Published Sep 07, 2017
From classic characters created by the likes of Sir Arthur Conan Doyle and Ian Fleming, to Mark Millar and Dave Gibbons' Kingsman series, audiences the world over can't seem to get enough of spies and their gadgets.
But are poison pens just for the Gary Unwins, Harry Harts and Merlins of today's movies? Or can any regular person pick up a pair of shoes concealing secret weapons?
With X-Men: First Class director Matthew Vaughn's action spy comedy Kingsman: The Golden Circle slipping its way into theatres on September 22, we decided to dig up a few pieces of spyware from the past and present that prove some spy gadgets are more fact than fiction.
Fake Outlet Hidden Covert HD 720p Spy Camera
Slip a 8GB SD card inside this decoy electrical outlet and you've got hours of footage at your disposal. An LI-Ion battery that powers the thing allows it to last up to 20 hours at full charge, and this little device can even be connected to a TV for quicker viewing.
The Home Security Superstore says this simple but effective spy camera, which can be additionally activated by a motion detecting sensor or remote control, is mostly used as a nanny cam, but it's not hard to imagine a secret agent using it to record secret conversations or interrogations anywhere that has an electrical source.
Seek Compact Thermal Camera
Whether you're trying to track intruders hidden in plain sight or want to see who's hiding behind a thin wall, the Seek Compact Thermal Camera is here to help.
Simply plug one of their add-ons into the bottom of your Android device or iPhone and you'll be picking up heat sources like guard dogs, humans and high-powered machines in no time.
Their range of products are generally used by trades people looking to monitor everything from air leaks to missing or damaged insulation in commercial and residential buildings, but a wannabe Kingsman's spy gadget collection wouldn't be complete without one.
Developed by the CIA's research and development office in the 1970s, this bug within a robotic bug the size of a dragonfly could fly up to 200 metres in 60 seconds. Sadly, the project never fully made it off the ground; it was abandoned after the CIA discovered even the slightest crosswind could steer it entirely off course — see for yourself in the video below.
Charlie the Robot Fish
In the 1990s, the CIA moved away from robotic bugs and got even more ambitious with unmanned underwater vehicles and other aquatic robot technologies. Introducing Charlie: a remote controlled catfish that could swim its way through lakes and rivers collecting water samples undetected by traditional methods. (Here's hoping they kept it away from local fisherman.)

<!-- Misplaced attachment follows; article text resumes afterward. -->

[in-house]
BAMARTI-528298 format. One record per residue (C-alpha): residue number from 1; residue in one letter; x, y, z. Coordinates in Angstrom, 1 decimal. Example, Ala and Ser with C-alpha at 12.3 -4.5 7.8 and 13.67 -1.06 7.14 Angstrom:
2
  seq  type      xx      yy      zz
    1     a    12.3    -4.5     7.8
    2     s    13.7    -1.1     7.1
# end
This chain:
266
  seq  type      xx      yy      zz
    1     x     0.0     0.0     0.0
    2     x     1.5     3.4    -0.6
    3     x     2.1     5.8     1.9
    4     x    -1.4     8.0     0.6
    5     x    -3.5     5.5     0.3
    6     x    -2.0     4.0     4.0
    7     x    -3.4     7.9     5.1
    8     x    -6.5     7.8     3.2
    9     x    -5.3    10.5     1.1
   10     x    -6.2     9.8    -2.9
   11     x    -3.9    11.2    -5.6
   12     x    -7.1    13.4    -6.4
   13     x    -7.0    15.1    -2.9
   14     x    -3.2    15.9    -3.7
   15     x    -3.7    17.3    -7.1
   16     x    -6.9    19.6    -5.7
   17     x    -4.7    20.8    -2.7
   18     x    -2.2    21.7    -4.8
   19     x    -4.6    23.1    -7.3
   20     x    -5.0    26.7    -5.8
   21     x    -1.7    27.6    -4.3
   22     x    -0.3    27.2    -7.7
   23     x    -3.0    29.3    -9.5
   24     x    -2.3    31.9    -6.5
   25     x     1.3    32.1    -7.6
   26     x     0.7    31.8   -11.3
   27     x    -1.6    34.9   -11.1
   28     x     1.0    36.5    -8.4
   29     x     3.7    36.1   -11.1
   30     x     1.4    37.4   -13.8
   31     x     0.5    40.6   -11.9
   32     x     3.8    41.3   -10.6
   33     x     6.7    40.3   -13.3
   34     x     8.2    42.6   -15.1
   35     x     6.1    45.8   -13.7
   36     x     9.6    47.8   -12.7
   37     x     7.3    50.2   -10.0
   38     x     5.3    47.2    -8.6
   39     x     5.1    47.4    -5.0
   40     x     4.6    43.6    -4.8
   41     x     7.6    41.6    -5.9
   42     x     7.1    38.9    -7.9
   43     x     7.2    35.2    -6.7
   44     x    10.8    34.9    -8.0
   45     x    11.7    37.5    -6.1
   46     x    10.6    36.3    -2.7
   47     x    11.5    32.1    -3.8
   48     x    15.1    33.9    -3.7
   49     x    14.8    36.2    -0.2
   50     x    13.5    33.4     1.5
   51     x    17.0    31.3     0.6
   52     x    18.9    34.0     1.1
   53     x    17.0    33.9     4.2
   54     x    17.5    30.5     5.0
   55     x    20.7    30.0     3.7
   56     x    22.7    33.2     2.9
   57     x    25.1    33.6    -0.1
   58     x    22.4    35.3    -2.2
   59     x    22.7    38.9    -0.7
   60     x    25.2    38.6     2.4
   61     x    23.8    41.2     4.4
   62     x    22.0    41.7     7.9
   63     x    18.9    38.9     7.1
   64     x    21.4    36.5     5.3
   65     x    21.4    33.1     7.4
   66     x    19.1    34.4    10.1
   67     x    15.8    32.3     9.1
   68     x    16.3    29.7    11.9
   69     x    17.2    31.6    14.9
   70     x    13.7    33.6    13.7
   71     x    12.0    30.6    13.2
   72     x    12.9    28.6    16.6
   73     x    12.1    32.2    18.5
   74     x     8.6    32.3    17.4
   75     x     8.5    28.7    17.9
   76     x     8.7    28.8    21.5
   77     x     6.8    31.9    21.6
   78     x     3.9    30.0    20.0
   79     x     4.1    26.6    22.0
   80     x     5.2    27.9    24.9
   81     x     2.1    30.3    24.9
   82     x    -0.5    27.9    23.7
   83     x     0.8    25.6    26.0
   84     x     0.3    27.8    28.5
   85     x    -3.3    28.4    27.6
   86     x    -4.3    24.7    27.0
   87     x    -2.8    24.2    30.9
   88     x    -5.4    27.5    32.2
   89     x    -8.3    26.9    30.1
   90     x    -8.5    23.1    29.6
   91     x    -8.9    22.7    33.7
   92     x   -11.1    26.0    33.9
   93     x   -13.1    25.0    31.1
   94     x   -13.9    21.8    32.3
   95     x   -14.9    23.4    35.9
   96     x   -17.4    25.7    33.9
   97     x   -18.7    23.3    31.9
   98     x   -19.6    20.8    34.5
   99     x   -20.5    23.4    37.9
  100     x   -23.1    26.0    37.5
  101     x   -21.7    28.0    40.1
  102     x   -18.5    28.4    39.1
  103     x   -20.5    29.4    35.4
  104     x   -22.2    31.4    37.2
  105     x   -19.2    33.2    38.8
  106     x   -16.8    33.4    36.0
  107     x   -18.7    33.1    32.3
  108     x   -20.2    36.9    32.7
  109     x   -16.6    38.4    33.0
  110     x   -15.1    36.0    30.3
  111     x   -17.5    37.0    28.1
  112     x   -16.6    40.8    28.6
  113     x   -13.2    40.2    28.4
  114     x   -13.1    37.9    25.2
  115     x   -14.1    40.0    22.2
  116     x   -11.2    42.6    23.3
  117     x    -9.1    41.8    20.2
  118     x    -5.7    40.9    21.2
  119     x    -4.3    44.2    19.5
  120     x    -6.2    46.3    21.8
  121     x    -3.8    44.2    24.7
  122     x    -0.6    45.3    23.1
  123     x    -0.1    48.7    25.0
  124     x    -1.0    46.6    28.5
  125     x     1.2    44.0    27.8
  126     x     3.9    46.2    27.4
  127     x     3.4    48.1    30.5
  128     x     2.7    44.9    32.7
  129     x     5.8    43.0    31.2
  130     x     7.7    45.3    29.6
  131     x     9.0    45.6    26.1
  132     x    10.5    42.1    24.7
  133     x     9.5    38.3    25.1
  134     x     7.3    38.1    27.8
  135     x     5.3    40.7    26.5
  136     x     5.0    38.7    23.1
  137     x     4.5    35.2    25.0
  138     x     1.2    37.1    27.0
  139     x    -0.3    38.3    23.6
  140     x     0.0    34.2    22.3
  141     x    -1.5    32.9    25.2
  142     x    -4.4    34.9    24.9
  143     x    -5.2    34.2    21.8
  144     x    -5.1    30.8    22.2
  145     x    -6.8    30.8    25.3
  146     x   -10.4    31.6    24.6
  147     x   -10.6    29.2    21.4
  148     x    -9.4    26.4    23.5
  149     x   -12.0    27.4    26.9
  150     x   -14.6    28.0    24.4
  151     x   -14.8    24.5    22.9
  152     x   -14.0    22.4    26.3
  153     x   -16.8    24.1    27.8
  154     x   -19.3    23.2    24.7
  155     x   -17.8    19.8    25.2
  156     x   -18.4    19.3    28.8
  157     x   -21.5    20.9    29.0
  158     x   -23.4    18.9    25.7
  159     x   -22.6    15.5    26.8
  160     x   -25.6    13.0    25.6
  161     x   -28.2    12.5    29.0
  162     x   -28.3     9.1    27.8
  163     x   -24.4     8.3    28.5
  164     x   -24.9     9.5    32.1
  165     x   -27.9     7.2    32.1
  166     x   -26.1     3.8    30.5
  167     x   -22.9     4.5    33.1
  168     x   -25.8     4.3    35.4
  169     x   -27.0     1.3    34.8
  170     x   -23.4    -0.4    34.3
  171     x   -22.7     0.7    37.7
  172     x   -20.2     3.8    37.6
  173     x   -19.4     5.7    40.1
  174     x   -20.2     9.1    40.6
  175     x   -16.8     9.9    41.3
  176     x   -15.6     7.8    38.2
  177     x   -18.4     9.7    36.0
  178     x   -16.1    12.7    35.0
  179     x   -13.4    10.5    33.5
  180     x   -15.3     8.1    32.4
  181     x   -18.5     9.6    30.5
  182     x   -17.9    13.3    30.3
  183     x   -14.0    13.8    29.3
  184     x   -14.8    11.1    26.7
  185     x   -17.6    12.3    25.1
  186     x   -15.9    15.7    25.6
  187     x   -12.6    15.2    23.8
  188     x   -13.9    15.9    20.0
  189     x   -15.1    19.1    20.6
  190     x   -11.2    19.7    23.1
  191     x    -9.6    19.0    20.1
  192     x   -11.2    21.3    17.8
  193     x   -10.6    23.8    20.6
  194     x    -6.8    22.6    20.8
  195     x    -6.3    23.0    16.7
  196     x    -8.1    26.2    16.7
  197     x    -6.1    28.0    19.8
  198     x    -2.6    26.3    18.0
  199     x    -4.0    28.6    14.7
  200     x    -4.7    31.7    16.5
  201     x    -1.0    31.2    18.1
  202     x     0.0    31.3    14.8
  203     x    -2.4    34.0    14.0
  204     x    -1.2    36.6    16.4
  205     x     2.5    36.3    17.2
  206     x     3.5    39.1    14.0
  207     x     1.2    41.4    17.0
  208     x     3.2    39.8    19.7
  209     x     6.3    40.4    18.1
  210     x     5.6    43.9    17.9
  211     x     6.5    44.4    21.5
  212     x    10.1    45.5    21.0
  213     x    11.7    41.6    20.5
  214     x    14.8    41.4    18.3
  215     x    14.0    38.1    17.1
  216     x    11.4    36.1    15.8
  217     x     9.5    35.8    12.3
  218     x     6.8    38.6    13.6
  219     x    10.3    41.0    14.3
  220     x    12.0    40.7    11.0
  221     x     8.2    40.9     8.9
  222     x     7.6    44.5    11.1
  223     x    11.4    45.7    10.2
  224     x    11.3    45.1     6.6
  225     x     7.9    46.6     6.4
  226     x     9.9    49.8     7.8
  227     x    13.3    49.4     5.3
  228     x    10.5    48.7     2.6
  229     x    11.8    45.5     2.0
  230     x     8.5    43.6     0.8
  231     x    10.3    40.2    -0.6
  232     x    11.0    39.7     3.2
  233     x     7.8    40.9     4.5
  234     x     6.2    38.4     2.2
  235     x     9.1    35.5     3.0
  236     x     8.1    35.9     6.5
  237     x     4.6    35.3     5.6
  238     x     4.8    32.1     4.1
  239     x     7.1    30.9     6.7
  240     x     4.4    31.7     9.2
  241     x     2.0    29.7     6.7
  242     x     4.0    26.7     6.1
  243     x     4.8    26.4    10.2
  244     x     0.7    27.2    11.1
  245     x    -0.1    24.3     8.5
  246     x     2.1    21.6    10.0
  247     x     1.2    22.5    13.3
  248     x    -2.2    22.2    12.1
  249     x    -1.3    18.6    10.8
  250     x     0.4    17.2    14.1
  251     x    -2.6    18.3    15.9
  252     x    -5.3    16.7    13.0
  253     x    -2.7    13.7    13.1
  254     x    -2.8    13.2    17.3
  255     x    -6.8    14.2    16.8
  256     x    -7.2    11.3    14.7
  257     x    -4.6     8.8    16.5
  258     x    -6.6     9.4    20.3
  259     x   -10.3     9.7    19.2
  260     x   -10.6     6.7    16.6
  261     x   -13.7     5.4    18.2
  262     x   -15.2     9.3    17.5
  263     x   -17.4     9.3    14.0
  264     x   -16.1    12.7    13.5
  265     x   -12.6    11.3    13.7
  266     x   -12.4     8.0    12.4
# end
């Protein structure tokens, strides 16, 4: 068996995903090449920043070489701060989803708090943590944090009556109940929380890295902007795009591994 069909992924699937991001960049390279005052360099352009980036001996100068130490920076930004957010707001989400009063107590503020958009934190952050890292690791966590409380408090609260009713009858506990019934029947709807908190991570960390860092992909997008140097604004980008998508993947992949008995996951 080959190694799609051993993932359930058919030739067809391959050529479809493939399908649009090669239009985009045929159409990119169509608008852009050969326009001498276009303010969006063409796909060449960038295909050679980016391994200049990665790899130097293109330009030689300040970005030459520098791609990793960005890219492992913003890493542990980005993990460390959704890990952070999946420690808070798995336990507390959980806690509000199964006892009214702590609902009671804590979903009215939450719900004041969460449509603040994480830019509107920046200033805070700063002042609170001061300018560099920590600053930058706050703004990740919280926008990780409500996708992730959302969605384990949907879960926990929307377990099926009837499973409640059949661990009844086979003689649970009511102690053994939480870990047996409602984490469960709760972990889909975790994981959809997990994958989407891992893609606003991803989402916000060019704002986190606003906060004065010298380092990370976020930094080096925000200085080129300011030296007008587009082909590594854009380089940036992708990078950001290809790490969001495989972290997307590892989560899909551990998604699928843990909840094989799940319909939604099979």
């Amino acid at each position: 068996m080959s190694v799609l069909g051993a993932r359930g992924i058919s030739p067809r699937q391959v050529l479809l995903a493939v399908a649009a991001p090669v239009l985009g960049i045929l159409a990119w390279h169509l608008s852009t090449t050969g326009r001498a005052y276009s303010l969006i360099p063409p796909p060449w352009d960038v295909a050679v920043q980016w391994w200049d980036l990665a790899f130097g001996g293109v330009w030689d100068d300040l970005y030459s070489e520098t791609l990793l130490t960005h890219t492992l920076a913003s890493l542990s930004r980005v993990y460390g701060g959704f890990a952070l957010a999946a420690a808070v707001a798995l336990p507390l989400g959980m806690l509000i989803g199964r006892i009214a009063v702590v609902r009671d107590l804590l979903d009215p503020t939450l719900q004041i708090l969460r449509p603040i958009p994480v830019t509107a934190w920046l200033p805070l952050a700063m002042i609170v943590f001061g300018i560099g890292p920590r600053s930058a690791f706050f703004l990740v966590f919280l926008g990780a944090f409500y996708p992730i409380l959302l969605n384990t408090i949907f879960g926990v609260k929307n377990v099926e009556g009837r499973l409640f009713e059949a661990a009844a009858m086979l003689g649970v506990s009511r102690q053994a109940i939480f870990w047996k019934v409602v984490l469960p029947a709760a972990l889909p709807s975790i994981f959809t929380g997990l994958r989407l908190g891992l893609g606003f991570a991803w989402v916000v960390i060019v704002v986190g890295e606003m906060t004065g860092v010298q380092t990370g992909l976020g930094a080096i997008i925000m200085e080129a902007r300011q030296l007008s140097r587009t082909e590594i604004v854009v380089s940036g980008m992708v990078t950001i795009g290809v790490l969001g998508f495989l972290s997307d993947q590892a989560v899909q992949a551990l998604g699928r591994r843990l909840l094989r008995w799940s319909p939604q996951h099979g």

WASP Injection Knife
Undoubtedly the most dangerous item on this list, the WASP Injection Knife is a blade that packs a serious punch. Simply slip its serrated edge into whatever you please, then press the button on the handle and a pressurized canister of carbon dioxide releases a blast of air, causing a small internal explosion.
Why anyone would need this, we don't know (and maybe don't want to!), but one thing is for sure: watching this guy (below) blow up a watermelon is awesome.
The Net Gun
Originally created to capture feral animals, The Net Gun uses a compressed air canister to launch a 52-square-foot nylon net at its targets. (And, good news for spies, the net is so strong it's impossible to rip through with bare hands or paws alone.)
The standard package comes fully loaded with four nets, but we suggest splurging for the platinum version, which comes with twice as many nets. (As Rob & Big can attest below, you'll need them.)
Starchase Car Tracker
The Starchase Car Tracker, designed to help prevent dangerous police chases from tearing through public places, allows users to launch a projectile that contains a GPS receiver, wireless transmitter and battery from the front grill of their car, tracking the offending vehicle's whereabouts from a safe distance away.
Spies are all about style, which is why this Access Card from Shomer-Tec is so handy. Slide one of these miniscule lockpick sets, which is only half the thickness of a credit card, inside your wallet or jacket and you'll be silently slipping past doors and gates in no time (while maintaining a perfect silhouette in your Tom Ford suit, no less).
Kingsman: The Golden Circle hits theatres across Canada on September 22.